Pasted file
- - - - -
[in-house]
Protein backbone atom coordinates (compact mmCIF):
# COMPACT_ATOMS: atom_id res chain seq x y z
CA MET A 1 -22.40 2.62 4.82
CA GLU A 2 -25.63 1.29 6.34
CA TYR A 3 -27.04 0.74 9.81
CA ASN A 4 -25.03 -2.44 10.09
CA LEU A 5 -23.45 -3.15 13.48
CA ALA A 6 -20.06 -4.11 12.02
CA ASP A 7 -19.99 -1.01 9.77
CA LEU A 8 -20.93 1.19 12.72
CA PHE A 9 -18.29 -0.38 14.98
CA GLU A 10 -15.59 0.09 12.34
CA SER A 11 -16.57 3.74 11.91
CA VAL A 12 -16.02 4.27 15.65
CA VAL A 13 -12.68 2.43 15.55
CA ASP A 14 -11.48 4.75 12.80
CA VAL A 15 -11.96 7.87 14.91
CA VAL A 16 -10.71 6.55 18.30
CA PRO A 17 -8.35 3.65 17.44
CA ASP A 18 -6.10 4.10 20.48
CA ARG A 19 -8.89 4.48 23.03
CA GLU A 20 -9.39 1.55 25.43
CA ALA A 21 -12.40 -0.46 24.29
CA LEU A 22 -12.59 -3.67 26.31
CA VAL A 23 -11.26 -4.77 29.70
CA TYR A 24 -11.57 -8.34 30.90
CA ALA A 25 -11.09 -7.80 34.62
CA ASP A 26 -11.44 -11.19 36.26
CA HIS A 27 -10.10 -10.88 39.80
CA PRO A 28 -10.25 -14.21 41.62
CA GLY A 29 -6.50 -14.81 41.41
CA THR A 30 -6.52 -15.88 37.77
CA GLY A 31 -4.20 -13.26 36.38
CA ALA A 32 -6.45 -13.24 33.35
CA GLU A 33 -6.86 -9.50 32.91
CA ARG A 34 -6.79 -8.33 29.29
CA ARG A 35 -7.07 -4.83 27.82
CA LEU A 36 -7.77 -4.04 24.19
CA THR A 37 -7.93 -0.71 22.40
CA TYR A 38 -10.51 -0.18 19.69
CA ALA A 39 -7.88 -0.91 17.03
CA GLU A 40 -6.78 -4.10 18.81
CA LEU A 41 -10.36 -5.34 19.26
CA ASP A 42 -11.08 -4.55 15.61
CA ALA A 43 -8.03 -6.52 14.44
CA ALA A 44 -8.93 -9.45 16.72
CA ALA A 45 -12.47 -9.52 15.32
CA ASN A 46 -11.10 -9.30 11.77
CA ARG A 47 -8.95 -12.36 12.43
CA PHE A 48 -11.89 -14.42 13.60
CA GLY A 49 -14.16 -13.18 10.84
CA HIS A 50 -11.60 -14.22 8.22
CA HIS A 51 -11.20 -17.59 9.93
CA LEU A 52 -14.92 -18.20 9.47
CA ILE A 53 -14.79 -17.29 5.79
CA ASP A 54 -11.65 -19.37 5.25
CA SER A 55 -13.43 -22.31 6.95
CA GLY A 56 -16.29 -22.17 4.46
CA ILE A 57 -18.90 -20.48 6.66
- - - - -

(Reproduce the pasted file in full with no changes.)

[in-house]
Protein backbone atom coordinates (compact mmCIF):
# COMPACT_ATOMS: atom_id res chain seq x y z
CA MET A 1 -22.40 2.62 4.82
CA GLU A 2 -25.63 1.29 6.34
CA TYR A 3 -27.04 0.74 9.81
CA ASN A 4 -25.03 -2.44 10.09
CA LEU A 5 -23.45 -3.15 13.48
CA ALA A 6 -20.06 -4.11 12.02
CA ASP A 7 -19.99 -1.01 9.77
CA LEU A 8 -20.93 1.19 12.72
CA PHE A 9 -18.29 -0.38 14.98
CA GLU A 10 -15.59 0.09 12.34
CA SER A 11 -16.57 3.74 11.91
CA VAL A 12 -16.02 4.27 15.65
CA VAL A 13 -12.68 2.43 15.55
CA ASP A 14 -11.48 4.75 12.80
CA VAL A 15 -11.96 7.87 14.91
CA VAL A 16 -10.71 6.55 18.30
CA PRO A 17 -8.35 3.65 17.44
CA ASP A 18 -6.10 4.10 20.48
CA ARG A 19 -8.89 4.48 23.03
CA GLU A 20 -9.39 1.55 25.43
CA ALA A 21 -12.40 -0.46 24.29
CA LEU A 22 -12.59 -3.67 26.31
CA VAL A 23 -11.26 -4.77 29.70
CA TYR A 24 -11.57 -8.34 30.90
CA ALA A 25 -11.09 -7.80 34.62
CA ASP A 26 -11.44 -11.19 36.26
CA HIS A 27 -10.10 -10.88 39.80
CA PRO A 28 -10.25 -14.21 41.62
CA GLY A 29 -6.50 -14.81 41.41
CA THR A 30 -6.52 -15.88 37.77
CA GLY A 31 -4.20 -13.26 36.38
CA ALA A 32 -6.45 -13.24 33.35
CA GLU A 33 -6.86 -9.50 32.91
CA ARG A 34 -6.79 -8.33 29.29
CA ARG A 35 -7.07 -4.83 27.82
CA LEU A 36 -7.77 -4.04 24.19
CA THR A 37 -7.93 -0.71 22.40
CA TYR A 38 -10.51 -0.18 19.69
CA ALA A 39 -7.88 -0.91 17.03
CA GLU A 40 -6.78 -4.10 18.81
CA LEU A 41 -10.36 -5.34 19.26
CA ASP A 42 -11.08 -4.55 15.61
CA ALA A 43 -8.03 -6.52 14.44
CA ALA A 44 -8.93 -9.45 16.72
CA ALA A 45 -12.47 -9.52 15.32
CA ASN A 46 -11.10 -9.30 11.77
CA ARG A 47 -8.95 -12.36 12.43
CA PHE A 48 -11.89 -14.42 13.60
CA GLY A 49 -14.16 -13.18 10.84
CA HIS A 50 -11.60 -14.22 8.22
CA HIS A 51 -11.20 -17.59 9.93
CA LEU A 52 -14.92 -18.20 9.47
CA ILE A 53 -14.79 -17.29 5.79
CA ASP A 54 -11.65 -19.37 5.25
CA SER A 55 -13.43 -22.31 6.95
CA GLY A 56 -16.29 -22.17 4.46
CA ILE A 57 -18.90 -20.48 6.66